Yet other aspects of the physiological state of the developing brain during childhood might explain why the relative increase in CBF in the immature brain does not seem to drive an elevated BOLD response in children as well. In children, both oxygen metabolism and glucose metabolism have been observed to be elevated. Regional cerebral metabolic rate for oxygen (rCMRO2) has shown a profile of an early overshoot above adult levels. rCMRO2 measured with PET demonstrates higher rates in early childhood (between 3 and 8 years of age) than in adulthood in many brain regions, while some sites attained adult levels between 8 and 16 years of age or later. In addition, rCMRO2 levels were higher in primary sensory areas than association regions (Takahashi et al., 1999). Regional cerebral metabolic rates for glucose (rCMRglu) measured with 2-deoxy-[18F]-fluoro-D-glucose (FDG) PET has also demonstrated an increase from the first days of life until 3–4 years of age when levels are approximately twice as high as adults. The level of rCMRglu was sustained in younger children (3–8 years of age) relative to older children (9–15 years of age) and adults (Chugani et al., 1987). Thus the relative balances of CBF with CMRO2and rCMRglu may be similar across age groups. A third mechanism that could play a role in offsetting high CBF is cerebral blood volume. The combination of an increase of CBV with increased CBF and a moderate increase in CMRO2 could lower the concentration of oxyhemoglobinin the draining veins and attenuate the BOLD signal.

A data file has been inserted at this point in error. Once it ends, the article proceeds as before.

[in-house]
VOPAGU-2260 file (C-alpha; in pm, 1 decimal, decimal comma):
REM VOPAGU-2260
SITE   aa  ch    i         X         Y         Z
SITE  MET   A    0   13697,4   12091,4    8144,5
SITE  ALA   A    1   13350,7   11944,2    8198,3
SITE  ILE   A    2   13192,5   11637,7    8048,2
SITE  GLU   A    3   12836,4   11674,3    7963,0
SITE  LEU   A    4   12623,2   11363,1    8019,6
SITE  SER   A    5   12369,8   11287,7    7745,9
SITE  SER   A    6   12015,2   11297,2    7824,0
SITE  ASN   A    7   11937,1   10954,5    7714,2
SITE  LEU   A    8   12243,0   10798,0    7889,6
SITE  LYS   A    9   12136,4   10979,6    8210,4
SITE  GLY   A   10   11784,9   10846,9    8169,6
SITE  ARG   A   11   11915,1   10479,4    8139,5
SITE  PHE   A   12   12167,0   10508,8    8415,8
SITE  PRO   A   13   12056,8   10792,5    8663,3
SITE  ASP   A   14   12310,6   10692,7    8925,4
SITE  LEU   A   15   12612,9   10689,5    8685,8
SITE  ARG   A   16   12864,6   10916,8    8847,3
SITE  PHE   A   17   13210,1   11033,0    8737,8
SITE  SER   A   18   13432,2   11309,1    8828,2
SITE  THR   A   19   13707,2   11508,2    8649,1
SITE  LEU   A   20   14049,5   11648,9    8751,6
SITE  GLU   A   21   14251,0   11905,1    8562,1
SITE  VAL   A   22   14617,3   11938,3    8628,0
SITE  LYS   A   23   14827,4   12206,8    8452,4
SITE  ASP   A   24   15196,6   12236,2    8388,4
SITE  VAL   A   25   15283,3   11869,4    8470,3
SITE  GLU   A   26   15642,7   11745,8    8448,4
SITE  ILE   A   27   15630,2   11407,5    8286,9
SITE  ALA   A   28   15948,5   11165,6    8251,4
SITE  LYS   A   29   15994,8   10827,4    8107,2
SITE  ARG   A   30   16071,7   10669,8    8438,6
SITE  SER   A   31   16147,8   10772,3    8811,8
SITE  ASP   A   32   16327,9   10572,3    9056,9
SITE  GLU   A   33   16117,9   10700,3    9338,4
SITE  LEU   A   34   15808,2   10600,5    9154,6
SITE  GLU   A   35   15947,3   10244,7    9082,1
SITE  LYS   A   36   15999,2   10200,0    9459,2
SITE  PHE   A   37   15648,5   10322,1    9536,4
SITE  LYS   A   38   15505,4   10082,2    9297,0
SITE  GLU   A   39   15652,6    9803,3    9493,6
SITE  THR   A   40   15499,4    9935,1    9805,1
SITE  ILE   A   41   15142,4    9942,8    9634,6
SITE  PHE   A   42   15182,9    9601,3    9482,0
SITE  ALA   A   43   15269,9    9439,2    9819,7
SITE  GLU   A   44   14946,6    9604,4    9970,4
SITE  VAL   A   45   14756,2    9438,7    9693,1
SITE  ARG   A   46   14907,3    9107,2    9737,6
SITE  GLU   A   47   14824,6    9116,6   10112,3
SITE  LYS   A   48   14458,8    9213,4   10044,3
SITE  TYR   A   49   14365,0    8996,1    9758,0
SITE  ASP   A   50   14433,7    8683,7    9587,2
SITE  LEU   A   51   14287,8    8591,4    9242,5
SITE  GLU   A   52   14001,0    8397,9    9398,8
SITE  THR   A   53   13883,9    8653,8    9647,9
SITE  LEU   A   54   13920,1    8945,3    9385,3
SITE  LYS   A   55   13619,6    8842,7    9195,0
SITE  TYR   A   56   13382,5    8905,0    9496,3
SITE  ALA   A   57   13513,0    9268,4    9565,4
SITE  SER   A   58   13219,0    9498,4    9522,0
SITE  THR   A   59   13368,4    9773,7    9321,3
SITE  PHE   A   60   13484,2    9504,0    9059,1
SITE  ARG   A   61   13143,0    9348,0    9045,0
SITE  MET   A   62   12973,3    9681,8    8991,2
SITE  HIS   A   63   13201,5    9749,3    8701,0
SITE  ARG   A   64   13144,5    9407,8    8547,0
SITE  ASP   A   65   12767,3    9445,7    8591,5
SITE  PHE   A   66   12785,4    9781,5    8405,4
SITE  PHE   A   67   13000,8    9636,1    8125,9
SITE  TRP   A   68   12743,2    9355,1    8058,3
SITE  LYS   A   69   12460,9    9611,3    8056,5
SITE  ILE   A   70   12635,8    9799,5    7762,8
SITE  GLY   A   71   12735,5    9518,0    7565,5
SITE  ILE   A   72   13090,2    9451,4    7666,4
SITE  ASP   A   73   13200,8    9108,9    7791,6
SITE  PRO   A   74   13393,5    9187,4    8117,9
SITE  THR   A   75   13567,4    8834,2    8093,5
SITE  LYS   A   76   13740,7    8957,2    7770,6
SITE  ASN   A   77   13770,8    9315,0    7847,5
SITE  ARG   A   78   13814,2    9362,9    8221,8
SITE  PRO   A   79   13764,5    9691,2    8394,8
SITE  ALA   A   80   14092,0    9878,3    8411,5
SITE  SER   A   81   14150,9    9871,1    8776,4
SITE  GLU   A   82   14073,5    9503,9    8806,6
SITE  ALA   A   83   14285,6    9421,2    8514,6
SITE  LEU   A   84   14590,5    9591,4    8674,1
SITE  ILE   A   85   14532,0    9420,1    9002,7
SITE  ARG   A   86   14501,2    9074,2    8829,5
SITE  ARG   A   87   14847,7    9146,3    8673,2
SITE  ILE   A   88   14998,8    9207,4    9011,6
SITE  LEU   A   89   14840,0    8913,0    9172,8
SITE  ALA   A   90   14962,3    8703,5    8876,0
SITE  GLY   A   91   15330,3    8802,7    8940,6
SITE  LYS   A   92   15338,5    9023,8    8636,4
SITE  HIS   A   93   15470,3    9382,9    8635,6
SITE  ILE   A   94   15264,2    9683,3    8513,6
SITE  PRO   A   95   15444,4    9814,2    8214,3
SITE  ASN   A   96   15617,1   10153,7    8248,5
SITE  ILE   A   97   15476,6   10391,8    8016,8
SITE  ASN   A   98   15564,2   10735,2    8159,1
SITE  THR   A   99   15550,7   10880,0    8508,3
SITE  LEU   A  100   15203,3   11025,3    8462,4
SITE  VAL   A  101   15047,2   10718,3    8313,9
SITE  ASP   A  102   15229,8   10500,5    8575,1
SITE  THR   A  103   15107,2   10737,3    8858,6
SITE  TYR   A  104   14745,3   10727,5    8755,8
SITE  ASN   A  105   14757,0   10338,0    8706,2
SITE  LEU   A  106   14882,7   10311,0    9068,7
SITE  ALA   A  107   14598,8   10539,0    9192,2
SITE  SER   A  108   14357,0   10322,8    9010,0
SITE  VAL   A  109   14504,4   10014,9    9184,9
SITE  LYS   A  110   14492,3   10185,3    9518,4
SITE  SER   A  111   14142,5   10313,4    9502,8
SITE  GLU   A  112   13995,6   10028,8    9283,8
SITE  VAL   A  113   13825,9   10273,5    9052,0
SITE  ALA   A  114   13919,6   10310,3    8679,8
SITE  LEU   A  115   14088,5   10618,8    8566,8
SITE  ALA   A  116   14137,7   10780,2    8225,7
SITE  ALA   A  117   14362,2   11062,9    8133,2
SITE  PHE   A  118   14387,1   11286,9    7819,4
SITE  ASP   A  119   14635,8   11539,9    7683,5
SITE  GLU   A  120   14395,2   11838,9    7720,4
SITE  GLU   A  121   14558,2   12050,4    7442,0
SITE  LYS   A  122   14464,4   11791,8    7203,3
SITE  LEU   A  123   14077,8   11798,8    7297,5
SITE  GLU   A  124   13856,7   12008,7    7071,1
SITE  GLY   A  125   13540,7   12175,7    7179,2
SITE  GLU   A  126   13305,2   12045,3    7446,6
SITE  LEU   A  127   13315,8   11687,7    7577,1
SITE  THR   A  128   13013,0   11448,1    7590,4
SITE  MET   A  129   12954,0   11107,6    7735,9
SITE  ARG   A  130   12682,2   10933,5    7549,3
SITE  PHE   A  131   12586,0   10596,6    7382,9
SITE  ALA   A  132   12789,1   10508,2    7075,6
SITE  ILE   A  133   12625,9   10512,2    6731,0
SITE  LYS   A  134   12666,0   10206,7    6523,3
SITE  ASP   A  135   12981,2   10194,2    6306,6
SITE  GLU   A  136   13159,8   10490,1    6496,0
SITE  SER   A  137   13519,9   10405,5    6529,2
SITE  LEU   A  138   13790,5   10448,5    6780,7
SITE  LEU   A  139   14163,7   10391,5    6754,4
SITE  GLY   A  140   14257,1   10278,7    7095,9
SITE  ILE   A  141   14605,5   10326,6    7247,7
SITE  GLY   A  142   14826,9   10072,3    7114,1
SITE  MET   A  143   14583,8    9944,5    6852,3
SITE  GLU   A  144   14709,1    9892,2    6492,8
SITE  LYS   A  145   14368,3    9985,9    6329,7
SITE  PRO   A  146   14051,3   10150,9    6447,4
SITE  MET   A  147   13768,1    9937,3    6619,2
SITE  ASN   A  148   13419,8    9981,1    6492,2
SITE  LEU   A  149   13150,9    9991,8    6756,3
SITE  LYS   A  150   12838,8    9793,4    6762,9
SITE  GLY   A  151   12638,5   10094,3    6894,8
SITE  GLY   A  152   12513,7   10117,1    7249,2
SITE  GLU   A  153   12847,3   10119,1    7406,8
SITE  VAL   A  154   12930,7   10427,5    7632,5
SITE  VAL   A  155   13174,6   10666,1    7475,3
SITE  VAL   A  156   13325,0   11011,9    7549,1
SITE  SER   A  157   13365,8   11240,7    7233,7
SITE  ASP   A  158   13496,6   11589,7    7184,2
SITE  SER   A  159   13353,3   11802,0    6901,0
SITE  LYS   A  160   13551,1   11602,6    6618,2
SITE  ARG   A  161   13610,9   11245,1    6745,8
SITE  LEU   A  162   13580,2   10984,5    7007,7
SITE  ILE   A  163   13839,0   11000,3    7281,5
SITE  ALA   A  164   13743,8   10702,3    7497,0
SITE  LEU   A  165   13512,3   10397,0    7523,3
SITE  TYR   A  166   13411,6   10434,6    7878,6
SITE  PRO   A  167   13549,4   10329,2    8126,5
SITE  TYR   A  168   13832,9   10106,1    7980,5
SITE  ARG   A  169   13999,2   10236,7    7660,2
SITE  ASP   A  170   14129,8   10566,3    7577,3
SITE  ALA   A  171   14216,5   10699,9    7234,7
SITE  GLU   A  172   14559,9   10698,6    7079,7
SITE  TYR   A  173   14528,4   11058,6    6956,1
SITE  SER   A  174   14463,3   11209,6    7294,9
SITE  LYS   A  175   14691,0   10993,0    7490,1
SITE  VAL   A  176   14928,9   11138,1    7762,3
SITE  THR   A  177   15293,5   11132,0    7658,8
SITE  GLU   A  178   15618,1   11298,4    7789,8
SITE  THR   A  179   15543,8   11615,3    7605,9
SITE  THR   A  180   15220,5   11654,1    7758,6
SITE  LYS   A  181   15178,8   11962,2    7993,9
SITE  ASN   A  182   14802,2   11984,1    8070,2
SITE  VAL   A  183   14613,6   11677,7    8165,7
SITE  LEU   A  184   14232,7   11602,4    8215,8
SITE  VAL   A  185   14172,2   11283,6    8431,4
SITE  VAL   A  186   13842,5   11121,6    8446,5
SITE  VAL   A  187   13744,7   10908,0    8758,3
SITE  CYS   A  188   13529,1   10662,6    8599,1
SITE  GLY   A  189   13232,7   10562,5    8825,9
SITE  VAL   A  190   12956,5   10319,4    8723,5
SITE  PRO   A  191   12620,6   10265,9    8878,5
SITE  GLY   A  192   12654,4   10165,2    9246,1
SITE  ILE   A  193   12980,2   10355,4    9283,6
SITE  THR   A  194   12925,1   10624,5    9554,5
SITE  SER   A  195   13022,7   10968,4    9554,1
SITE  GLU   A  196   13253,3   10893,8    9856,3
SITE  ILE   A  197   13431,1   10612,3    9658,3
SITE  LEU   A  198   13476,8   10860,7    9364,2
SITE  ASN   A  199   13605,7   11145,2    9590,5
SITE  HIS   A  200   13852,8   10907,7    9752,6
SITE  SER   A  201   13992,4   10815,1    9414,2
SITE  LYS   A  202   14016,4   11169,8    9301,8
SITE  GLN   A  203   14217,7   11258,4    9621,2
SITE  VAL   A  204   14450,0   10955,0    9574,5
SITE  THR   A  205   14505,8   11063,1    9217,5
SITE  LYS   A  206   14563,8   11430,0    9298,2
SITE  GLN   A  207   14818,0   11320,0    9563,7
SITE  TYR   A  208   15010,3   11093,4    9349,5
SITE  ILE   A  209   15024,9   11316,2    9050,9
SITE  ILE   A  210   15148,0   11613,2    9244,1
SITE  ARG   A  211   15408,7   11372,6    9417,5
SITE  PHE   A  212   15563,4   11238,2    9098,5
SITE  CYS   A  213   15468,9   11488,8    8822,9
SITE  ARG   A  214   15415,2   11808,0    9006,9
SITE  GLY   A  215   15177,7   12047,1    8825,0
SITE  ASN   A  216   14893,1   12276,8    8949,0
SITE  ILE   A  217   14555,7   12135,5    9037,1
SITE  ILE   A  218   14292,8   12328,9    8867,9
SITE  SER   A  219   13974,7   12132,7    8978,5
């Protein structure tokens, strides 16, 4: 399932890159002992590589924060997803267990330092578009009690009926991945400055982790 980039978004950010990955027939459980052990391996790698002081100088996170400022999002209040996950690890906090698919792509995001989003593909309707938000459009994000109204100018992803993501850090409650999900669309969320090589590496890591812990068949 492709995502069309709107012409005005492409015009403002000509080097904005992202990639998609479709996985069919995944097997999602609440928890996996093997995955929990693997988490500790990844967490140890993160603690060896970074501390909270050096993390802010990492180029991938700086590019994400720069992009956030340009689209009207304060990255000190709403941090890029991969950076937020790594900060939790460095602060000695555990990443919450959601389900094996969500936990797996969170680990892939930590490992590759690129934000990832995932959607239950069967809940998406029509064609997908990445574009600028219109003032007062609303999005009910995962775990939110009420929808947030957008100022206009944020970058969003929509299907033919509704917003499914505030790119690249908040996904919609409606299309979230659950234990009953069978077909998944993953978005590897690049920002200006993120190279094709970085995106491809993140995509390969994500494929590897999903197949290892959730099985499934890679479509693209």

In addition, the profile of an early and rapid increase in the physiological rates of CBF, rCMRO2 and rCMRglu, an elevated state through middle childhood and decline in adolescence is evident in structural features of the brain as well. For example synaptic density (Huttenlocher, 1990), dendritic density (Purpura, 1975), and gray matter volume (e.g., Giedd et al., 1999; Courchesne et al., 2000) all show this arching trajectory during development. At the same time, myelination is increasing steady across childhood and adolescent years. Given the overproduction and exuberance that characterizes the preadolescent brain; it is likely that the upregulation in flow and metabolic processes serves to maintain this brain state and that it declines later in concert with processes of elimination and refinement of the system that ensue. It is conceivable then that the net effect of the upregulation of multiple physiological mechanisms results in BOLD response that resembles an adult’s. Thus it appears that there may be conservation of the magnitude of the BOLD signal.